Toeing the Line Our years and our activities leave their footprints on our nails.


After a prolonged period of flashing me serious side-eye about my distressed, alien-like toenails (Fu Manchu-long, thickened, growing in varying directions, the right big one a sickly purple), my wife finally told me, “You need professional help.” Given that repeated attempts to trim the nails with conventional clippers had failed miserably—
the nails just laughed at the effort—
I conceded that she had a point.

A few weeks later, I visit Dr. Zachary Chattler, a podiatrist with MedStar Health, who examines my feet, noting that I have good circulation, good pulse. Then he produces medical-quality clippers—available online, incidentally—that resemble wire cutters, and proceeds to effortlessly snip the offending nails straight across, placing the mottled purple one (“this puppy,” he says, holding it aloft with tweezers) in a sealable plastic envelope for testing. Fungus present? Maybe, maybe not. An office assistant then smooths the rough nail ends with 
a small drill-like tool that also dispenses a refreshing spray.

“Nails can thicken and discolor for many reasons,” the avuncular Chattler explains. “The most common is just trauma. As we go through life and bump our toes and stub our toes and people step on our toes and we drop things on our toes, that repetitive damage will 
injure the nail root and cause a thickening, discolored distortion.” Another cause: fungal infection. “An organism can get into the nail and begin growing and multiplying. If you live an active life and live long enough, your nails change.”

Mild consolation: While not especially active, I’ve certainly lived long enough to develop the condition. As for active types—people who run, play racquetball, basketball, tennis and other sports—Chattler says what avid runner/author Jim Fixx called “runner’s toe” in his 1977 best-seller The Complete Book of Running remains a common occurrence.

Meanwhile, a culture of my purplish big toenail reveals the presence of Trichophyton rubrum, a common organism that infects nails. Various fungi and bacteria normally inhabit our skin, Chatler points out, including Trichophyton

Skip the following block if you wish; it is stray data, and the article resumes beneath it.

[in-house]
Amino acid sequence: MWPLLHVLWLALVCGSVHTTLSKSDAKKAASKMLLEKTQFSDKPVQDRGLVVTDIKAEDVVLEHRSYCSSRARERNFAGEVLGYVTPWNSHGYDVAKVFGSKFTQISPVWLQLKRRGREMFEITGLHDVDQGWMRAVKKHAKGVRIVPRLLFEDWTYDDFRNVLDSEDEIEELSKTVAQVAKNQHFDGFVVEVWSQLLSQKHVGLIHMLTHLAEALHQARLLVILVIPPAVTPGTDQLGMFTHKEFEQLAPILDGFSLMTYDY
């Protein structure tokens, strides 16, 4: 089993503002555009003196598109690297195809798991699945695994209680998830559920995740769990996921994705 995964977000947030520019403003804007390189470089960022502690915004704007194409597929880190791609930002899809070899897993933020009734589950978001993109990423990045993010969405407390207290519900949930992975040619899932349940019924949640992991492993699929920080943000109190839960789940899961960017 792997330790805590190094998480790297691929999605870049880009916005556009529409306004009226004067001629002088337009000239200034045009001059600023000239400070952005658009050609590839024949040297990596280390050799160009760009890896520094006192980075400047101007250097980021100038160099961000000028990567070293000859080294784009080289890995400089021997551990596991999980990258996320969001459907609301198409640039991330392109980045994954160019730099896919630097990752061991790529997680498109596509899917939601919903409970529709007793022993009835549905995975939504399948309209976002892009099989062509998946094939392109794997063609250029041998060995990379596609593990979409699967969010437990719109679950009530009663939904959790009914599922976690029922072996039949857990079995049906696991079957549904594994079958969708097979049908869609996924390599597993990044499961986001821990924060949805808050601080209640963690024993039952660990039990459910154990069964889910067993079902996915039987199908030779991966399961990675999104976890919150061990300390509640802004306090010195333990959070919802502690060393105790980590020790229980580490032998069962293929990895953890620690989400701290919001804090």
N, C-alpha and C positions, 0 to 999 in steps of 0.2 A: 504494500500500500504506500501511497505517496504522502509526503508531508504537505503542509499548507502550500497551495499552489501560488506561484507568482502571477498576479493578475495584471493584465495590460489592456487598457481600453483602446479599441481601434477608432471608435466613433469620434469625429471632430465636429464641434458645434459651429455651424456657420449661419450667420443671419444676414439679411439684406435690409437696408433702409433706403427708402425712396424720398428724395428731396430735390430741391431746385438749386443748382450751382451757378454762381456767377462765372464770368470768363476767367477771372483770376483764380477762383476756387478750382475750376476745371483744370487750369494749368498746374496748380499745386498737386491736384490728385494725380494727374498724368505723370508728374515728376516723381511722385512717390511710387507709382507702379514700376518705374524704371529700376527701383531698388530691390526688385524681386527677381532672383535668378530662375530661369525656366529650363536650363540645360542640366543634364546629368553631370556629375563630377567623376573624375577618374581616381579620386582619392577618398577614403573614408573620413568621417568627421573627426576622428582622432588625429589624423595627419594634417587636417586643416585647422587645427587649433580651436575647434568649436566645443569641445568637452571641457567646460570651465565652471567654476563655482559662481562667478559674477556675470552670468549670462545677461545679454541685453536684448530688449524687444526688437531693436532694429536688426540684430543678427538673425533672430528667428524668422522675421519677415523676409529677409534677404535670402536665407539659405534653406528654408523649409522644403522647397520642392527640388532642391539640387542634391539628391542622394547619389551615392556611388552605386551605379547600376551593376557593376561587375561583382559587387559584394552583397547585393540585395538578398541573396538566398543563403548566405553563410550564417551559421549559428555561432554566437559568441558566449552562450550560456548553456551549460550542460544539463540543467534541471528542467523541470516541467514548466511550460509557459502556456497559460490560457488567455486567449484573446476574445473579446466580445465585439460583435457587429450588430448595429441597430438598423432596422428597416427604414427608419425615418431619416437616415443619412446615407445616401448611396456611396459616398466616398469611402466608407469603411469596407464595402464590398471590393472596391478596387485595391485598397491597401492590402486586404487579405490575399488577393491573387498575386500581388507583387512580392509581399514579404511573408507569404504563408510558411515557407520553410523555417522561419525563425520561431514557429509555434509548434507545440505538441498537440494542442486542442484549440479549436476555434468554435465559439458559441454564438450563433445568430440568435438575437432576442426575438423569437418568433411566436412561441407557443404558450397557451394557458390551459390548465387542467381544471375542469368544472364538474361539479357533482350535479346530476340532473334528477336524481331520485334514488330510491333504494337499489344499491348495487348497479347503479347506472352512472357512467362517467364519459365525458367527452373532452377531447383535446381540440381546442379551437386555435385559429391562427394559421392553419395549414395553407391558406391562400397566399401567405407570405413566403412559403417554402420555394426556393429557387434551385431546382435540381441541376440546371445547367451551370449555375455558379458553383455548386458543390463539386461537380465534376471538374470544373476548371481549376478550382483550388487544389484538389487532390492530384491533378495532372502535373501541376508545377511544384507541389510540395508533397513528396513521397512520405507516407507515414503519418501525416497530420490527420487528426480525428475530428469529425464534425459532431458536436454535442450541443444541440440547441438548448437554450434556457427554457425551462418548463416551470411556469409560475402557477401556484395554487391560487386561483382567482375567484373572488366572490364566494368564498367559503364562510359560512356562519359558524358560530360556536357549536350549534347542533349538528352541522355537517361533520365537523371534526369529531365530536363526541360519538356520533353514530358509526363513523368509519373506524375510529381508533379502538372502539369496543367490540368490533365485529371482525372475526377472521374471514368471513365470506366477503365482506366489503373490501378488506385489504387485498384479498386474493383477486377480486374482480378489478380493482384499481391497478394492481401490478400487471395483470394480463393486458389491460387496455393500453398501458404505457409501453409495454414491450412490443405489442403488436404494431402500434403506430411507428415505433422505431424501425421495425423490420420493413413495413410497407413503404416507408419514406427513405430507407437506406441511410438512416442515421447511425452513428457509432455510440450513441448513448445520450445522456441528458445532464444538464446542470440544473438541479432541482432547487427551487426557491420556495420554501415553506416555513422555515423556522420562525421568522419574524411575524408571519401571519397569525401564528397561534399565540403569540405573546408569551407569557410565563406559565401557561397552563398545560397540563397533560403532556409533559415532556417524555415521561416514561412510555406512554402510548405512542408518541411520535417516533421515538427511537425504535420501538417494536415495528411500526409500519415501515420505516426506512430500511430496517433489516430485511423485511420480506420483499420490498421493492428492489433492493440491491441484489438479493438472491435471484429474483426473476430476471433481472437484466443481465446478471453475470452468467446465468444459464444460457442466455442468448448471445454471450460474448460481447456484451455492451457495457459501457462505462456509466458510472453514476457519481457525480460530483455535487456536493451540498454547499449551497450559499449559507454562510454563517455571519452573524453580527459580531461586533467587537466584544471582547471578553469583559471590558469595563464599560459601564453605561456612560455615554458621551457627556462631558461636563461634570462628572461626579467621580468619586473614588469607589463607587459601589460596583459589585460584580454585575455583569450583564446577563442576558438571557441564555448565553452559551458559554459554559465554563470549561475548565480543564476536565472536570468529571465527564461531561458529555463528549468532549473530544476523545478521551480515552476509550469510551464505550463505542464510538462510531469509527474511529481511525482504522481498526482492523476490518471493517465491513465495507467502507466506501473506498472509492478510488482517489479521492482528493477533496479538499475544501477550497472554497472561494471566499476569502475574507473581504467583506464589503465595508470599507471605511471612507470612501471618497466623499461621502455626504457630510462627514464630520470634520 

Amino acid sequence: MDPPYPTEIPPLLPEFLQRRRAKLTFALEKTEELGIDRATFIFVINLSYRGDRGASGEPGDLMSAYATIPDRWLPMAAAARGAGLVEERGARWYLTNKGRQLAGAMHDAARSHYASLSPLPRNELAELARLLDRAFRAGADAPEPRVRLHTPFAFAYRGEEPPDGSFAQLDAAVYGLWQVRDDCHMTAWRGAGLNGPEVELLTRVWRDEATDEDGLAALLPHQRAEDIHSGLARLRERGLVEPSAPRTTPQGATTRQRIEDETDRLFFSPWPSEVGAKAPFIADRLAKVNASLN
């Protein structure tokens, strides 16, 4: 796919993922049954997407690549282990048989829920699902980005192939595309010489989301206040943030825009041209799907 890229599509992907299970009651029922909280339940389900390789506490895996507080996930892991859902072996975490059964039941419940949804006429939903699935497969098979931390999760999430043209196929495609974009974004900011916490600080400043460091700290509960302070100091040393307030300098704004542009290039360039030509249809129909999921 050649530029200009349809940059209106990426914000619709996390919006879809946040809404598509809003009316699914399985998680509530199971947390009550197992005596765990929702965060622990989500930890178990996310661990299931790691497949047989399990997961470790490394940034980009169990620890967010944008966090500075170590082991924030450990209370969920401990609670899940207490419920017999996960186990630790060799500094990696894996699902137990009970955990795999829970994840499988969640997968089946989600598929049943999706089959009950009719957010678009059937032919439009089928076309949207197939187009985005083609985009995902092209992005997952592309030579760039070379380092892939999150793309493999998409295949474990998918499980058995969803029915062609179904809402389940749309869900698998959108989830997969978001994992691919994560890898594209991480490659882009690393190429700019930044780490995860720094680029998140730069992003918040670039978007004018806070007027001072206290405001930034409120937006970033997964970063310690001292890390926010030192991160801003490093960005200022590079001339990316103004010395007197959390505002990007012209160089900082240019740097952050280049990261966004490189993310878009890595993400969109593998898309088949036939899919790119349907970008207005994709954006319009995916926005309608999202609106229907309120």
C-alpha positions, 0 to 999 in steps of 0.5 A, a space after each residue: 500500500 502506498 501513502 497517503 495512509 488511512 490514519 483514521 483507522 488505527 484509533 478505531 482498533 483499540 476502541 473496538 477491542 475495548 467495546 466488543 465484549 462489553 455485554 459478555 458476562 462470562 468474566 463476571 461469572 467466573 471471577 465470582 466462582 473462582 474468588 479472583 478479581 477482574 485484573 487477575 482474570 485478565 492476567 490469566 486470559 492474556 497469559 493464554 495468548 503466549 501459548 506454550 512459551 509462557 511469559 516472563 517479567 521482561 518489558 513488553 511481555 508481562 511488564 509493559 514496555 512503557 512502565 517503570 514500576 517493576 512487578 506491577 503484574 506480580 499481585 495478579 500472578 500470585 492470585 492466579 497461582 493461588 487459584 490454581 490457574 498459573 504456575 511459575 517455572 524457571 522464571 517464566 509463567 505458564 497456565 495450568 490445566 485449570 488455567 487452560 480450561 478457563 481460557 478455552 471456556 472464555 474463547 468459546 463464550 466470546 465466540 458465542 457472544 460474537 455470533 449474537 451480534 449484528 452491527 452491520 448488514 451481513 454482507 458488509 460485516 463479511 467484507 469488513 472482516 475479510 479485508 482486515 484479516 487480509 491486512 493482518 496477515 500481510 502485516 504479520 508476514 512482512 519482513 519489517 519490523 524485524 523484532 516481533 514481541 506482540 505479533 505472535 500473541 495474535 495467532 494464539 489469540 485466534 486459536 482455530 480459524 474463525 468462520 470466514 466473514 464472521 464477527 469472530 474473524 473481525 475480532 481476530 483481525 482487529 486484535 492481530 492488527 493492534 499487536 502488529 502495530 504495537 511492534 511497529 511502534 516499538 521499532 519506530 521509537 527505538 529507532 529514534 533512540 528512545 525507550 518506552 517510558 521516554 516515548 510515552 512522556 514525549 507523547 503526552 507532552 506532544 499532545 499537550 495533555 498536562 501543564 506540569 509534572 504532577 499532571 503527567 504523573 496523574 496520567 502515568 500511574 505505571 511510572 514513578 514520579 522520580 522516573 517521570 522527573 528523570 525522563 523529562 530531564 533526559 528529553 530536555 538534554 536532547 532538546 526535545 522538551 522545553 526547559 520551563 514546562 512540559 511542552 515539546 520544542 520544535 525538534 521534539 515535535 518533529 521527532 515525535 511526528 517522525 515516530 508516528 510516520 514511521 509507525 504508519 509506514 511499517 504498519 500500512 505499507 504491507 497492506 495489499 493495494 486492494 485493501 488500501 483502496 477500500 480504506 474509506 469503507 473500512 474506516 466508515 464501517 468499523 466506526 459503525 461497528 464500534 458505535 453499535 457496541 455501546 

rubrum, but when a nail develops a crack, these pesky residents can creep in and reproduce wildly.

Curiously, topical antifungal ointments and creams that prove effective on skin fail miserably when applied to toenails.

“Nails are dead protein,” Chattler says, “and these topicals are not actively metabolized into the nail plate, so they can’t kill the fungus. At the drugstore, you can find any number of over-the-counter antifungals and a few prescription antifungals, but I’ve yet to see any 
of them work on nails.” Ditto home remedies such as tea tree oil, Vicks VapoRub and vinegar.
Instead, he recommends oral antifungals, which enter the bloodstream and vanquish the fungus at the nail’s root, composed of living tissue: “They’re the only ones out there that are really going to clear a fungus; I’ve had success with them.”

In truth, though, only in rare cases do these fungi thicken and deform a nail to the point of causing pain. “Most of the time,” Chattler explains, “it’s more like a cosmetic situation, and if it doesn’t bother you, then you don’t necessarily have to begin dealing with it.” Accordingly, I have elected to let my purple nail reign.

Still, I wonder aloud how a person can decrease the likelihood of developing thickened and discolored nails.

“Live in a bubble,” Chattler deadpans. “As long as there are people who drop things on our toes and people step on our toes, and people who want to be active athletically, more likely than not they’ll get a thickened or discolored nail or even possibly a fungal nail. I can’t remember the exact quote, but getting back to Jim Fixx, he said something like, ‘Better to have a healthy heart and mind and not worry about an ugly nail.’”

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